The more I thought about it today, I realized what bothered me about the show was that the actors/directors/producers either didn't understand the material, or they didn't think they could sell it as written. For those of your unfamiliar with the show, Pippin is a musical from the 70's which tells the story of Pippin the Short, son of Charlamagne who is desperately seeking something that can make him feel "completely fulfilled". It's unique because it's staged as a play-within-a-play in which all the actors, other than Pippin, acknowledge they're actors playing parts. The show, a sharp social criticism on 1970's...and in many ways modern culture masquerades as a cute, goofy premise, but it's actually rather unsettling and thoughtful.
Sadly, the version I saw last night either assumed Pippin was supposed to be an outright comedy, adding lots of cheap gags, profanity, and wackiness in search of easy laughs, or it was embarrassed by the show's original meaning and tried burying some of the more powerful moments in the show behind acrobatic spectacle. There were many great scenes/moments...but that was only because the original subject matter was allowed to shine through in certain cases. Whenever the production decided it was smarter than the original material, the show was worse for it.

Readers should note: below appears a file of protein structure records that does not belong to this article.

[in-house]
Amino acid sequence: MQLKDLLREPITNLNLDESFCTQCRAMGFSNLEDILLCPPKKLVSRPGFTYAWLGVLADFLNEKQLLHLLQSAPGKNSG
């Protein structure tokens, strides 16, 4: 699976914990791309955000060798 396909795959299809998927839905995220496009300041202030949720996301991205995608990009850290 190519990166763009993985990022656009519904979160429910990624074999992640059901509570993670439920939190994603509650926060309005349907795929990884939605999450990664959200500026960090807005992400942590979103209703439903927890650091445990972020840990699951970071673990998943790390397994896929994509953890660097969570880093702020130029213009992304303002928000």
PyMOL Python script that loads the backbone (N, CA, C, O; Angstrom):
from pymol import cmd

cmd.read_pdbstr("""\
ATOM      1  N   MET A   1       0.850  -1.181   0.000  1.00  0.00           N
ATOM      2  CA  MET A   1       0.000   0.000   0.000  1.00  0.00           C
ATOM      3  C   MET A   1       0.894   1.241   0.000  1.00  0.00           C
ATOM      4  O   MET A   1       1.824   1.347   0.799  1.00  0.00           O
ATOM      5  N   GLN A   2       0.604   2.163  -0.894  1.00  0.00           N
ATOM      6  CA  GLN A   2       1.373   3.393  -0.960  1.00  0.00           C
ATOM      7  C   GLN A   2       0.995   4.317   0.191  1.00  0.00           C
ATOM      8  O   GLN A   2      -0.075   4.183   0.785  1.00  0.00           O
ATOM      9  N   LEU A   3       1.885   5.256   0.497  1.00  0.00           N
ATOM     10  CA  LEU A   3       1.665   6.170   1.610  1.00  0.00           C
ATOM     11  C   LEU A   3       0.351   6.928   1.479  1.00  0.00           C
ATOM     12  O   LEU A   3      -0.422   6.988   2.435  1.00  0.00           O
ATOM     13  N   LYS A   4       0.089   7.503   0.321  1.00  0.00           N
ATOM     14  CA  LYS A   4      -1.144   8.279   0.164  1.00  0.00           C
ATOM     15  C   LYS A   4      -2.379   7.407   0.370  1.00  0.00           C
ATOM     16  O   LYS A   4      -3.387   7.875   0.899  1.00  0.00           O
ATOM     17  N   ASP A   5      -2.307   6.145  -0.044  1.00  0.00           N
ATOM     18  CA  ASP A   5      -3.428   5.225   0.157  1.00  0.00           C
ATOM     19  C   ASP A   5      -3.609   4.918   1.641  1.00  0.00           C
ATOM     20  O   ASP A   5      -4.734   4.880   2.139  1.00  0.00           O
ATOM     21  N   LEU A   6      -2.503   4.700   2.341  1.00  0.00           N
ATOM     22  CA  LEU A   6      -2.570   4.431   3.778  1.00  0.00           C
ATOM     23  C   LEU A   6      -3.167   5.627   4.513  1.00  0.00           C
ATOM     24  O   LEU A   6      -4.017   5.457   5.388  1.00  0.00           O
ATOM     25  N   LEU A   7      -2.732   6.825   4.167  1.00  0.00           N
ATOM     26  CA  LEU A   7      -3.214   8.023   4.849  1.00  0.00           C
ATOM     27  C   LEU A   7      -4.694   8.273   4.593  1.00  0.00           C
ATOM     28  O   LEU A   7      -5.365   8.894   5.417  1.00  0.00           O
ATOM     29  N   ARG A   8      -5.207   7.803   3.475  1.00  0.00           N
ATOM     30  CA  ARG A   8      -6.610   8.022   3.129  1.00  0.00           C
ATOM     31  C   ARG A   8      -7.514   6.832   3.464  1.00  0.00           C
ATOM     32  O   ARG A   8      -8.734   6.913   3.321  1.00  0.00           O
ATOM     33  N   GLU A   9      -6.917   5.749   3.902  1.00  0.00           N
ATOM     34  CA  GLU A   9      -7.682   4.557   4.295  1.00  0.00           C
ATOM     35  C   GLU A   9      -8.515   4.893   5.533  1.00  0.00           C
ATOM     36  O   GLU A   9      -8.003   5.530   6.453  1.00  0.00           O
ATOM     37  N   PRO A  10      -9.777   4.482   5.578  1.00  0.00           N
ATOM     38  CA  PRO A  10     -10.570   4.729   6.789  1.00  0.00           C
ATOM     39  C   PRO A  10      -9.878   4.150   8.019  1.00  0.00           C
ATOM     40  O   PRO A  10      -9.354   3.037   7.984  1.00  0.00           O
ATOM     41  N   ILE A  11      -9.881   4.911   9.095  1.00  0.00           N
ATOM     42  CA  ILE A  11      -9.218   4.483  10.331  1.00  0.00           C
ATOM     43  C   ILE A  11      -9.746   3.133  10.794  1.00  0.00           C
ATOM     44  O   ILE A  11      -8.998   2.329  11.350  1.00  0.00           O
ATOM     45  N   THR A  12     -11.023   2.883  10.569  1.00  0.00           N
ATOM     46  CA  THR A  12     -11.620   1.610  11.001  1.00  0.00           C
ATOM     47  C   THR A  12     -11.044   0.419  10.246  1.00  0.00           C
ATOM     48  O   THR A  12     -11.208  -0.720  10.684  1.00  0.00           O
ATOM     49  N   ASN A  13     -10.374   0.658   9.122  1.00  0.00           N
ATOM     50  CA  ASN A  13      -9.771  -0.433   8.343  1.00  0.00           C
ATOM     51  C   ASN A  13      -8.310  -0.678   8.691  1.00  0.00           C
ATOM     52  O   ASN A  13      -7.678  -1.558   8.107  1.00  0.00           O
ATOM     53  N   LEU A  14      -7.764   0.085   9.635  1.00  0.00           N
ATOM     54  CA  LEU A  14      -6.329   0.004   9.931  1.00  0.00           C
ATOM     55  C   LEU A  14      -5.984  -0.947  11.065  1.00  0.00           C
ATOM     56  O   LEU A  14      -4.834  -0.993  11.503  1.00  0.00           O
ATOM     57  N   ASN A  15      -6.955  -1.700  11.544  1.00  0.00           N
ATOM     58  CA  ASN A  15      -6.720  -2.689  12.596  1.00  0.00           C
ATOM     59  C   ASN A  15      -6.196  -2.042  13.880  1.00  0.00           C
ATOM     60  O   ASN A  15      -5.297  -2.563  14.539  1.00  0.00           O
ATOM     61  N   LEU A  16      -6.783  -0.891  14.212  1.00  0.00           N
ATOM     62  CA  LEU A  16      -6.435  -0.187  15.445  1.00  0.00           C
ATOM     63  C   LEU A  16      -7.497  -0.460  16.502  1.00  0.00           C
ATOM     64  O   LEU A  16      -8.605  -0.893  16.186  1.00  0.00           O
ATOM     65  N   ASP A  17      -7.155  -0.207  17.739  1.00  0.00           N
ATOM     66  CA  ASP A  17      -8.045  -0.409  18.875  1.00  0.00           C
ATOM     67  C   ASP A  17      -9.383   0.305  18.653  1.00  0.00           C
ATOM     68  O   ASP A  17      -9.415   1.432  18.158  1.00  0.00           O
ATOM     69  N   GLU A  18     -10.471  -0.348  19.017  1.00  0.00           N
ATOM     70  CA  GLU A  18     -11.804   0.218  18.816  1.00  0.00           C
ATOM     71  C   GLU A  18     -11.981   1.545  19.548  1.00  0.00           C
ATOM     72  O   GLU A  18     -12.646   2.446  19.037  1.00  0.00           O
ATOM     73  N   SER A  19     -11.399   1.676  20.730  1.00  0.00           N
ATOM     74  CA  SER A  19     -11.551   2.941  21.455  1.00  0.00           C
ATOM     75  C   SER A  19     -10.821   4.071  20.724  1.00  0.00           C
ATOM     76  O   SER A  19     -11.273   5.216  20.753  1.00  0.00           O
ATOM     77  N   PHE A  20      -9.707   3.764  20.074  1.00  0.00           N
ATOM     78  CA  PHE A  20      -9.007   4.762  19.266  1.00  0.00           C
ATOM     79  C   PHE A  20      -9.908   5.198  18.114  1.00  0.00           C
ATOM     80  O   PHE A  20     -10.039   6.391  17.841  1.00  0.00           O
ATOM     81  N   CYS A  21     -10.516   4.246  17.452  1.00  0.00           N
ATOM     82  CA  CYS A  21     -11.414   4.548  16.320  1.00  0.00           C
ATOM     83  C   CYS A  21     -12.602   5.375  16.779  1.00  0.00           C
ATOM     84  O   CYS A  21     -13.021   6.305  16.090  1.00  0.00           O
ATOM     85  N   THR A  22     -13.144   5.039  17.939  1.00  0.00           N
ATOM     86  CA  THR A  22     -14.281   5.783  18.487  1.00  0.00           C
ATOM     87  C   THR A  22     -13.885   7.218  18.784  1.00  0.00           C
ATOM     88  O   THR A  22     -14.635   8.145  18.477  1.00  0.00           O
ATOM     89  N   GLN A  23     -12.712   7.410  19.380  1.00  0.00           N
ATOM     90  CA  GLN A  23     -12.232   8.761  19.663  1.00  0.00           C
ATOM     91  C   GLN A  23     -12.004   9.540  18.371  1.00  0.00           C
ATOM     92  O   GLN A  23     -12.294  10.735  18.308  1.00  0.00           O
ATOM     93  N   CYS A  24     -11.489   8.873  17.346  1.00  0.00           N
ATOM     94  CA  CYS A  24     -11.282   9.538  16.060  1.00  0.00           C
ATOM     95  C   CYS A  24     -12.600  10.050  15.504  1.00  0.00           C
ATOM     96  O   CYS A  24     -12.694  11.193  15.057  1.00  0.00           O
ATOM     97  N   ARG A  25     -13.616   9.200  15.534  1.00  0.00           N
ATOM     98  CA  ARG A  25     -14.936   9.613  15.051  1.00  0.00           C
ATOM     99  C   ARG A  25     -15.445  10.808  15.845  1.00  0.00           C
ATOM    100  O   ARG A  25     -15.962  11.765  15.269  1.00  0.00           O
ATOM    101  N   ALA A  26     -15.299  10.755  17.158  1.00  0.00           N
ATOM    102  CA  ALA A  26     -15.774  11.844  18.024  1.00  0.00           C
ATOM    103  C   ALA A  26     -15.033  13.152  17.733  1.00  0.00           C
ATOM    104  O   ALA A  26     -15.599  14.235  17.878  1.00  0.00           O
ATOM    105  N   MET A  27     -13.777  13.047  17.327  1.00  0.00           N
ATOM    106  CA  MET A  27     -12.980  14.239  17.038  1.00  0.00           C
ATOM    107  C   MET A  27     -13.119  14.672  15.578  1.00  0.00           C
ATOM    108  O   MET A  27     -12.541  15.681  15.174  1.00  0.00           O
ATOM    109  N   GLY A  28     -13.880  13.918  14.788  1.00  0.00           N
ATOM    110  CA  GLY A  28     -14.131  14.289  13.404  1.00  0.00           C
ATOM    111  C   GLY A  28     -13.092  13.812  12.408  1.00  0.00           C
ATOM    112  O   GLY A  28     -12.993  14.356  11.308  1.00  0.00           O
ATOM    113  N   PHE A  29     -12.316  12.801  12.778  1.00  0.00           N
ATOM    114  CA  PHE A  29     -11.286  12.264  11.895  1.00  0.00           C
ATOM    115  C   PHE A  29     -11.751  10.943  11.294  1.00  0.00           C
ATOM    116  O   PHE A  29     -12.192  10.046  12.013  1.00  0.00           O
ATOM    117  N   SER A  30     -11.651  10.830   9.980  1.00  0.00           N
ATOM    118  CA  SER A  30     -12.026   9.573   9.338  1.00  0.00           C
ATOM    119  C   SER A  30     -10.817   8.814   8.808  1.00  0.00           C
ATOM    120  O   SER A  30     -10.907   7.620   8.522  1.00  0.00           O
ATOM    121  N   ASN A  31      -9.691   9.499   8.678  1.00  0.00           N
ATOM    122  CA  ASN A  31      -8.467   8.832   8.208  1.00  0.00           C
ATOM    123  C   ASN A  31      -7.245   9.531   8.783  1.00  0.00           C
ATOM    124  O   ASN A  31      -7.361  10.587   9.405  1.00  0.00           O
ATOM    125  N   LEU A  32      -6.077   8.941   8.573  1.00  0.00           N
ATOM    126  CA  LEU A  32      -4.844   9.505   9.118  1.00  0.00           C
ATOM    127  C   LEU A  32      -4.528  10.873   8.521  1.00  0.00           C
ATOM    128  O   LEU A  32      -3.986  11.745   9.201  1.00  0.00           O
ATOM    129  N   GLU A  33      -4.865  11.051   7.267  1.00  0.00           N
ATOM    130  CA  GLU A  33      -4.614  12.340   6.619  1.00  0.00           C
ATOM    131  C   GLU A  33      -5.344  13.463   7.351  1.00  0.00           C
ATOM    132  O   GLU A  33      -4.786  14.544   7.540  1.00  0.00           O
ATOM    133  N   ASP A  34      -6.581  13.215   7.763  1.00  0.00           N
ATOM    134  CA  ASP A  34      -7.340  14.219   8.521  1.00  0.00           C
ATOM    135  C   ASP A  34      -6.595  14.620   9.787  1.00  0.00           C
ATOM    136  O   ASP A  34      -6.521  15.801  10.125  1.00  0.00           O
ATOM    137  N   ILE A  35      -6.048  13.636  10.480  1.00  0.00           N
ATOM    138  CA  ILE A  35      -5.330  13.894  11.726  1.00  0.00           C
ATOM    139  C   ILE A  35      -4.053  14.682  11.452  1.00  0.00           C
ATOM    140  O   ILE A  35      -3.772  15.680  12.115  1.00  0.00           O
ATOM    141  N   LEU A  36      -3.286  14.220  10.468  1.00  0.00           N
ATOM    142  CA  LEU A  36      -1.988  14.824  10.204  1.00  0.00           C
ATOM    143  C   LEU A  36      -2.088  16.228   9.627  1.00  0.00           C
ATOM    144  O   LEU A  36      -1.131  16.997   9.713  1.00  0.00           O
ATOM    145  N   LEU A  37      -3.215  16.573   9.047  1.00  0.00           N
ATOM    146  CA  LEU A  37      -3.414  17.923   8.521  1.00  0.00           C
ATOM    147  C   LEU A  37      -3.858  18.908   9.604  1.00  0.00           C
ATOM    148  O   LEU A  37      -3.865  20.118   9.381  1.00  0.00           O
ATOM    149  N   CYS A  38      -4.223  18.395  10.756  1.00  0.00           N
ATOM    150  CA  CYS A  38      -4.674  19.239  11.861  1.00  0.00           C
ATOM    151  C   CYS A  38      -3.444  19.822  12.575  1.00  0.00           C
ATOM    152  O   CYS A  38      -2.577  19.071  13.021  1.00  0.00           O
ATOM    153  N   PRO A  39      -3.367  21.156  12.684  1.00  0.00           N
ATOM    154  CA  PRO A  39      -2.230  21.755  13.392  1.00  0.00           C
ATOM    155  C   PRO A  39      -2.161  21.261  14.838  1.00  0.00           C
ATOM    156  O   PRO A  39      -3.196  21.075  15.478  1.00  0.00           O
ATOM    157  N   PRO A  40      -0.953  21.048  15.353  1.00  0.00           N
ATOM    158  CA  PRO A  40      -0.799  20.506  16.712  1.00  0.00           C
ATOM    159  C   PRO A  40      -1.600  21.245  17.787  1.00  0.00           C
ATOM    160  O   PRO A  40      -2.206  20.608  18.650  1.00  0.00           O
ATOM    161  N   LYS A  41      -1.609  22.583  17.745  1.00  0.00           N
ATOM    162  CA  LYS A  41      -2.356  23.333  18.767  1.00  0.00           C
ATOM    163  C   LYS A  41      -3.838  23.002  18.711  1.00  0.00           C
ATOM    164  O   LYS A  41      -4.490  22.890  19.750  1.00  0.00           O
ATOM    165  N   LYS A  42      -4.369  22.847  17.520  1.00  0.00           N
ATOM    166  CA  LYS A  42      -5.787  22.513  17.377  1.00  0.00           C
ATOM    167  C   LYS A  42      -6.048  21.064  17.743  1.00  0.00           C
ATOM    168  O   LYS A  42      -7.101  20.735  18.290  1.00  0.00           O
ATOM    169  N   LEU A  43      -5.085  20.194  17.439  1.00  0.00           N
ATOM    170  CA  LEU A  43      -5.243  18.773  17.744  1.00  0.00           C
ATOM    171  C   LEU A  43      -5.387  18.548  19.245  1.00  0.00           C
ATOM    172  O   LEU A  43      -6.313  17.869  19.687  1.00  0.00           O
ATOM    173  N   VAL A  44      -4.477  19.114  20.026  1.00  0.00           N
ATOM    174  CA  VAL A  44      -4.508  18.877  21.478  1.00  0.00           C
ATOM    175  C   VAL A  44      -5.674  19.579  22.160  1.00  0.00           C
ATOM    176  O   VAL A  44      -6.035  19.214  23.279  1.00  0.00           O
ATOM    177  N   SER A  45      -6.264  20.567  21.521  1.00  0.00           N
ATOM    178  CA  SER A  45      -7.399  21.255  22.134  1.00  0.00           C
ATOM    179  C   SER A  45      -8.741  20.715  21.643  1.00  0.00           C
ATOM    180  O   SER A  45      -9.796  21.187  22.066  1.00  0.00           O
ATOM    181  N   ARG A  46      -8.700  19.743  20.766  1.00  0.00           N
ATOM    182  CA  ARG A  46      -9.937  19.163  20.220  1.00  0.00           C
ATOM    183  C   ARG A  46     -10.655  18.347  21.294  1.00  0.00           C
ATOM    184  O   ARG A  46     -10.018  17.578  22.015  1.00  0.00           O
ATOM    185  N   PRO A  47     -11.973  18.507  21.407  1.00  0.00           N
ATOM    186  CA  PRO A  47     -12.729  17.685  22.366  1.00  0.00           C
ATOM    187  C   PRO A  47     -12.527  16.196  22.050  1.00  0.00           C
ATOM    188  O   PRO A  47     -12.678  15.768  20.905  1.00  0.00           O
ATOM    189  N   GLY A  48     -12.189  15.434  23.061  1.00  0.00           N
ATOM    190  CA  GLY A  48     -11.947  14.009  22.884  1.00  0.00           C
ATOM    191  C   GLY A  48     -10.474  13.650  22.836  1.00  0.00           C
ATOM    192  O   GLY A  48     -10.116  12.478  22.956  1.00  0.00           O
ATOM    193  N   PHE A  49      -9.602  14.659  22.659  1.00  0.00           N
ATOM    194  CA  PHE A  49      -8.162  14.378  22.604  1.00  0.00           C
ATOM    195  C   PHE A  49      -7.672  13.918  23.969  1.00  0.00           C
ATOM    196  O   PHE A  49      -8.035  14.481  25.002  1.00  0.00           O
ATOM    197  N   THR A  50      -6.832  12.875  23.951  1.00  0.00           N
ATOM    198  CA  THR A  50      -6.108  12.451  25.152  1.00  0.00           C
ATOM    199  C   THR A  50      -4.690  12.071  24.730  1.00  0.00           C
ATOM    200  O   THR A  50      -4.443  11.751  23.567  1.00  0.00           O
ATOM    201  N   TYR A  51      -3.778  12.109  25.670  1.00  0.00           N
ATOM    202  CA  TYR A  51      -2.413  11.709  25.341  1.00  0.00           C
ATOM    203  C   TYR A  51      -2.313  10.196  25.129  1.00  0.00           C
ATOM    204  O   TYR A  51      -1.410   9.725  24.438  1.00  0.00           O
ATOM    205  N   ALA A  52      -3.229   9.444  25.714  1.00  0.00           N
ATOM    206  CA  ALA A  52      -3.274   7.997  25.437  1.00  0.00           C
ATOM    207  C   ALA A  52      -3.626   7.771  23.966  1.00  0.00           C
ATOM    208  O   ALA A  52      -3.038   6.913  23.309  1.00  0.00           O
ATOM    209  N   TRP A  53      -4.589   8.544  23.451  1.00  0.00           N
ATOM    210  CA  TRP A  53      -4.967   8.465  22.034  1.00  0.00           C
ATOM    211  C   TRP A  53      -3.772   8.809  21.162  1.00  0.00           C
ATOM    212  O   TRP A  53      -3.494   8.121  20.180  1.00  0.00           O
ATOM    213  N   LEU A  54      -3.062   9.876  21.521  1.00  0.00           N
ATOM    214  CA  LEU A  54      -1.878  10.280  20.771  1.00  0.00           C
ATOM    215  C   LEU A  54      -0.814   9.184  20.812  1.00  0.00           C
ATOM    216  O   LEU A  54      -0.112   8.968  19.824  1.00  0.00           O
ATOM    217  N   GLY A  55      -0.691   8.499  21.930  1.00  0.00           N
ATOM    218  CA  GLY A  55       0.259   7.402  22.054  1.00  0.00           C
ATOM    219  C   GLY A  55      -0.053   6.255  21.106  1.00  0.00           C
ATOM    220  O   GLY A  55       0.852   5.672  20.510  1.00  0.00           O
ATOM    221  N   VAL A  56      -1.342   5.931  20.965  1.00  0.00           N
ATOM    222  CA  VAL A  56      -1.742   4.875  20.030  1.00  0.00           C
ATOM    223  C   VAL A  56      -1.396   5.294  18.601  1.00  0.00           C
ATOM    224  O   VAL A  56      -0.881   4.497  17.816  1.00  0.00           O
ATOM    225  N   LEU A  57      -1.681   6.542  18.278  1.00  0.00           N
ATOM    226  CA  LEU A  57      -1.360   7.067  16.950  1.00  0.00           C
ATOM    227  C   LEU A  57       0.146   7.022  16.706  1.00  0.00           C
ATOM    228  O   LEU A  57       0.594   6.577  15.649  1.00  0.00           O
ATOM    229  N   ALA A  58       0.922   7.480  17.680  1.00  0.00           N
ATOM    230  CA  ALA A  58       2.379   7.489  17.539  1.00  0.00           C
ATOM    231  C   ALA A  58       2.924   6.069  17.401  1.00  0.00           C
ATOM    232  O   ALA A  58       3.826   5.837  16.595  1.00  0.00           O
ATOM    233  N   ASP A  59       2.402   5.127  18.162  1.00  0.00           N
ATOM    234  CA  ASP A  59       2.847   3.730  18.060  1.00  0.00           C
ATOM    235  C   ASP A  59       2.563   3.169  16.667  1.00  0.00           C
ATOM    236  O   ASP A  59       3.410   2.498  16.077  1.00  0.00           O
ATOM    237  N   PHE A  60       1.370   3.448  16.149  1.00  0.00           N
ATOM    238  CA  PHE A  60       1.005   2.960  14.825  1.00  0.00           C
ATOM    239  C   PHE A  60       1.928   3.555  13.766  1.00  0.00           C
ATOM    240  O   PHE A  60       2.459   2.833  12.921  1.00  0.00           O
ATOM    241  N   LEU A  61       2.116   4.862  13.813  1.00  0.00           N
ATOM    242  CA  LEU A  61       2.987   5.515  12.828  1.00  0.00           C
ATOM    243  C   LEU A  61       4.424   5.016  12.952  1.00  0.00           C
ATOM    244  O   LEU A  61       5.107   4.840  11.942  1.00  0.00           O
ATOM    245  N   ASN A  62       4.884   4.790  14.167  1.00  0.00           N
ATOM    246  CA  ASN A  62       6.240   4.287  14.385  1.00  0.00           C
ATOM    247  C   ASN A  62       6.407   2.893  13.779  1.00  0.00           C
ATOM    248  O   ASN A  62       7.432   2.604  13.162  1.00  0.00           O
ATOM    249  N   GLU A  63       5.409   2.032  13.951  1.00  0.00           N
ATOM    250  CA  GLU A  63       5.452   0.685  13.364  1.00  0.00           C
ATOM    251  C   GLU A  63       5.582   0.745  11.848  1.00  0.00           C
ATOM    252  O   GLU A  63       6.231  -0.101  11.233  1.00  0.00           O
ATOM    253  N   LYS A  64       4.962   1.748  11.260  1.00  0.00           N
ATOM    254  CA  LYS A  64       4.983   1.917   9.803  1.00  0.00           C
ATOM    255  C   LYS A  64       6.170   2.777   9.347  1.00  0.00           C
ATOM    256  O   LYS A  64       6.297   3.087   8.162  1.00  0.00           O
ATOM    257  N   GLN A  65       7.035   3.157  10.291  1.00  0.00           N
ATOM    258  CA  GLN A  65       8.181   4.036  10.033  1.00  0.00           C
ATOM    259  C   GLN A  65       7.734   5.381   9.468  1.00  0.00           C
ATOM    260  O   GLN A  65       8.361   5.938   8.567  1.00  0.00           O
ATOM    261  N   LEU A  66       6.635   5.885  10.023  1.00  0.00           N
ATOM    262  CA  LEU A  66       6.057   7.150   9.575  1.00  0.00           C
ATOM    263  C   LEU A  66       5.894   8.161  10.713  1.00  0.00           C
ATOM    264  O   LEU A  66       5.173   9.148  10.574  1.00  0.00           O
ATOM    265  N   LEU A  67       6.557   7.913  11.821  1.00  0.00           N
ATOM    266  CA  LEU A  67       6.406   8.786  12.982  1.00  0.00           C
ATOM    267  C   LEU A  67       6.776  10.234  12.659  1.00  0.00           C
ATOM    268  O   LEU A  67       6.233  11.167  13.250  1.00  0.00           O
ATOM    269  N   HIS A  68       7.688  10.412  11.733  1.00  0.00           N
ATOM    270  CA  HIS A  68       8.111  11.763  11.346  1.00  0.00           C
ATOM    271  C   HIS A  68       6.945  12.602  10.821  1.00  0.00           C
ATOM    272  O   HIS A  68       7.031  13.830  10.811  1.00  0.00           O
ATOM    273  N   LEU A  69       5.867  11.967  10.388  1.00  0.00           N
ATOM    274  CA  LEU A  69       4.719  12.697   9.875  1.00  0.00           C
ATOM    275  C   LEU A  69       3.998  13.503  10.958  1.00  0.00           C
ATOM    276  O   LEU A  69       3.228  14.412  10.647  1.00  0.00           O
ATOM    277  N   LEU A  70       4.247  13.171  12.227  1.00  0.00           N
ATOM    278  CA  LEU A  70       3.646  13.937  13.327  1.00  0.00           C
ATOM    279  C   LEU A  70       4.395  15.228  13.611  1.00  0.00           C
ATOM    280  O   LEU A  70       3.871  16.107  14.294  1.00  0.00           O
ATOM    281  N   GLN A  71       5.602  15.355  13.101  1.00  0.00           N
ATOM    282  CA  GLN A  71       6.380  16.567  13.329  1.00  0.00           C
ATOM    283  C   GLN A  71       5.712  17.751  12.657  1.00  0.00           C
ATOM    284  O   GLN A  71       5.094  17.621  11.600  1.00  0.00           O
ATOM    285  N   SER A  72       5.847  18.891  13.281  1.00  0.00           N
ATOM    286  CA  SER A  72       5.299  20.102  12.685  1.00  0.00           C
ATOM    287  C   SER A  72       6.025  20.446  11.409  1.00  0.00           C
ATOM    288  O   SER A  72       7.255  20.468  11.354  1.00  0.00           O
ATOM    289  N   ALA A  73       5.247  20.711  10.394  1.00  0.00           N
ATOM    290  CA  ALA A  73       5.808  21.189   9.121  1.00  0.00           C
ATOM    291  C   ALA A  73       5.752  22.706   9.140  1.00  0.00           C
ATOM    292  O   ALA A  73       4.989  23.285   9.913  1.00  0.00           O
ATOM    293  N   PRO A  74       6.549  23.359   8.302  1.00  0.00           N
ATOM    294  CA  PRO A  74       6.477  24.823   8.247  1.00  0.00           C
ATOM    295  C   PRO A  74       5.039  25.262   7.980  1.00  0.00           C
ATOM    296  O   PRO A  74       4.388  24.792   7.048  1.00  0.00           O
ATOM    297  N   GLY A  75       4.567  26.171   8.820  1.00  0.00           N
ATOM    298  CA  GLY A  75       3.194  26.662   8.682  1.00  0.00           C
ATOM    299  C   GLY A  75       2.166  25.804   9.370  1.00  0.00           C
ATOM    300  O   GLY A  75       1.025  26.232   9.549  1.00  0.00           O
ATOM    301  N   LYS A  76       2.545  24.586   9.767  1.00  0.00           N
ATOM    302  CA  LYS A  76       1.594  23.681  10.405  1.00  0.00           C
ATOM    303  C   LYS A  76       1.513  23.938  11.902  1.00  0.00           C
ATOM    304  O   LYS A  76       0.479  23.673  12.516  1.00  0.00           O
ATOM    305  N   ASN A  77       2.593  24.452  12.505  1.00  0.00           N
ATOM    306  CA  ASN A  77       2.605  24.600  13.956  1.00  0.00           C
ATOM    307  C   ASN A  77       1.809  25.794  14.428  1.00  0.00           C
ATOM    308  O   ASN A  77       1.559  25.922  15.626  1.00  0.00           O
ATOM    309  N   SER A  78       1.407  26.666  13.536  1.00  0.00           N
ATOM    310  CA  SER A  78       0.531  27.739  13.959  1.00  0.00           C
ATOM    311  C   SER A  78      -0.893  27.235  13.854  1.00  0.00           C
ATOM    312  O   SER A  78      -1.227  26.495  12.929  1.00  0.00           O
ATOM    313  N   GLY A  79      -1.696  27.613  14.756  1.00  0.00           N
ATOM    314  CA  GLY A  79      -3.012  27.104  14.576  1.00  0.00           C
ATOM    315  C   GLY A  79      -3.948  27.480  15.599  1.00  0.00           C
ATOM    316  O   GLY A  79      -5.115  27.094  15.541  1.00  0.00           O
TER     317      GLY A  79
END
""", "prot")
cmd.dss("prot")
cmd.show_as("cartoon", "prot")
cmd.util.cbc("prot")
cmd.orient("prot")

To be fair, if I'm being honest with myself, teachers do this all the time. We find ourselves, either out of necessity, or by choice, doctoring up our poignant content in banal disguises in hopes our students take the pill, like a dog excitedly taking his heart-worm medicine because it's wrapped in peanut butter. When I teach King Arthur, I've spent at least an entire class period in years past having students debate if it was Guinevere or Lancelot who was more to blame for having the affair. In fact, sometimes we don't even get the the characters because I let students spend the whole time talking about high school relationships and all the do's and don'ts. Of course, this even has nothing to do with the overall theme of King Arthur, yet it becomes the focal point to sell it to the students. I've done the same thing with Macbeth, focusing on how "cool" witches and ghosts are, and ignoring the major themes and commentary. I have no doubt science does this (i.e. "hey, look, we can explode things!" and "look how slimy this frog is") and math does as well ("when do you use math!?!? Have you heard of space travel?! They use math all the time!"). It's a necessary(?) evil in which we completely surrender the high ground from day one. We essentially admit "it's ok if you're bored by this...because it's boring...but please like it" rather than state "you should know about this thing, not because it's fun, or cool, or exciting, but because it's important and you'll be better for it".
As I watched Pippin last night, I was excited to see some of my favorite scenes played out...but also disappointed because I knew that the production likely felt it had to go for cheap laughs and gimmicks to get an audience. It probably did. If it had played the material as it was meant to be played, it's likely a large portion of the audience would have been confused. I'd wager a huge chunk of the audience will remember it as "that circus show" when they think back on it months from now, which completely misses the entire point. Perhaps my students will remember Macbeth as "the one with the witches, right?" Something wicked this way comes, indeed.